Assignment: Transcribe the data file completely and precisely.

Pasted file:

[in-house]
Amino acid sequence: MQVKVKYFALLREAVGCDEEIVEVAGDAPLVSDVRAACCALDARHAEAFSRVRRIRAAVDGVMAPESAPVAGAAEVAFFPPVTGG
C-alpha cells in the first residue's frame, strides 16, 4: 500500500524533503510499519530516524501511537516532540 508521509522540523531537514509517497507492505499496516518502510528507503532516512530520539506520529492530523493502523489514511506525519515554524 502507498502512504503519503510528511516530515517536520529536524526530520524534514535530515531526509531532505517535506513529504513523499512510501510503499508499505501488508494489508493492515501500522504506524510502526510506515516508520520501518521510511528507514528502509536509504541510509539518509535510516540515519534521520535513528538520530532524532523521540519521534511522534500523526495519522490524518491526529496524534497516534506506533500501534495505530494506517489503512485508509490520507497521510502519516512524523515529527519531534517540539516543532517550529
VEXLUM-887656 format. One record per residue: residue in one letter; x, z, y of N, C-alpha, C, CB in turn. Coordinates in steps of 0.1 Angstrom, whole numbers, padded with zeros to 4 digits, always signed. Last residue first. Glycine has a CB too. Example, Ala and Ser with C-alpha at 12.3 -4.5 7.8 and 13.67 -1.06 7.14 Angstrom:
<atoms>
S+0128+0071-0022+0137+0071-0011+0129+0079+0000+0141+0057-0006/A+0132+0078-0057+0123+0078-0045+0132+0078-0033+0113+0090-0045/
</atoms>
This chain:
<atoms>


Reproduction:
[in-house]
Amino acid sequence: MQVKVKYFALLREAVGCDEEIVEVAGDAPLVSDVRAACCALDARHAEAFSRVRRIRAAVDGVMAPESAPVAGAAEVAFFPPVTGG
C-alpha cells in the first residue's frame, strides 16, 4: 500500500524533503510499519530516524501511537516532540 508521509522540523531537514509517497507492505499496516518502510528507503532516512530520539506520529492530523493502523489514511506525519515554524 502507498502512504503519503510528511516530515517536520529536524526530520524534514535530515531526509531532505517535506513529504513523499512510501510503499508499505501488508494489508493492515501500522504506524510502526510506515516508520520501518521510511528507514528502509536509504541510509539518509535510516540515519534521520535513528538520530532524532523521540519521534511522534500523526495519522490524518491526529496524534497516534506506533500501534495505530494506517489503512485508509490520507497521510502519516512524523515529527519531534517540539516543532517550529
VEXLUM-887656 format. One record per residue: residue in one letter; x, z, y of N, C-alpha, C, CB in turn. Coordinates in steps of 0.1 Angstrom, whole numbers, padded with zeros to 4 digits, always signed. Last residue first. Glycine has a CB too. Example, Ala and Ser with C-alpha at 12.3 -4.5 7.8 and 13.67 -1.06 7.14 Angstrom:
<atoms>
S+0128+0071-0022+0137+0071-0011+0129+0079+0000+0141+0057-0006/A+0132+0078-0057+0123+0078-0045+0132+0078-0033+0113+0090-0045/
</atoms>
This chain:
<atoms>